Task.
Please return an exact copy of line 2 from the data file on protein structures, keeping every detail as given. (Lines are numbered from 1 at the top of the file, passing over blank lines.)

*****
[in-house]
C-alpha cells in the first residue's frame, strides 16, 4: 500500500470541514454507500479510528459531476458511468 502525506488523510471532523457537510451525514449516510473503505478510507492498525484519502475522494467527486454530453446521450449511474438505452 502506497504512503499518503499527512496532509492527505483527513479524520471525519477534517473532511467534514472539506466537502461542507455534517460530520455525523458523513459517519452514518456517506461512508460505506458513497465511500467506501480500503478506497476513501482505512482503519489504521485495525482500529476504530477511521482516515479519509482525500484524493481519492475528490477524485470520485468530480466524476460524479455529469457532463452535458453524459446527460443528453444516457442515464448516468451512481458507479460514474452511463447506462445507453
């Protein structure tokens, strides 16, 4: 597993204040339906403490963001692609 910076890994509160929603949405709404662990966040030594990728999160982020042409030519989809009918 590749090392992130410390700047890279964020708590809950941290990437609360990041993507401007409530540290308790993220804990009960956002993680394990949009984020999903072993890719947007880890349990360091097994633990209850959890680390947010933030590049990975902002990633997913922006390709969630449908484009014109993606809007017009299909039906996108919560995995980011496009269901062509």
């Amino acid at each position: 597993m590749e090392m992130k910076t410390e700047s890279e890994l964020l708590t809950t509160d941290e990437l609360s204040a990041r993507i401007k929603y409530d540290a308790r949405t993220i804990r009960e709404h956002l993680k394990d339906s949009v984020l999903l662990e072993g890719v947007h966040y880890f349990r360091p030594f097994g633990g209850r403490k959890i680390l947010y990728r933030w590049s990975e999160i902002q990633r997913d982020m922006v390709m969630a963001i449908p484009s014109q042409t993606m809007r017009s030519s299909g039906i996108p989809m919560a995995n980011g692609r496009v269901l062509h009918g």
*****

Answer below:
C-alpha cells in the first residue's frame, strides 16, 4: 500500500470541514454507500479510528459531476458511468 502525506488523510471532523457537510451525514449516510473503505478510507492498525484519502475522494467527486454530453446521450449511474438505452 502506497504512503499518503499527512496532509492527505483527513479524520471525519477534517473532511467534514472539506466537502461542507455534517460530520455525523458523513459517519452514518456517506461512508460505506458513497465511500467506501480500503478506497476513501482505512482503519489504521485495525482500529476504530477511521482516515479519509482525500484524493481519492475528490477524485470520485468530480466524476460524479455529469457532463452535458453524459446527460443528453444516457442515464448516468451512481458507479460514474452511463447506462445507453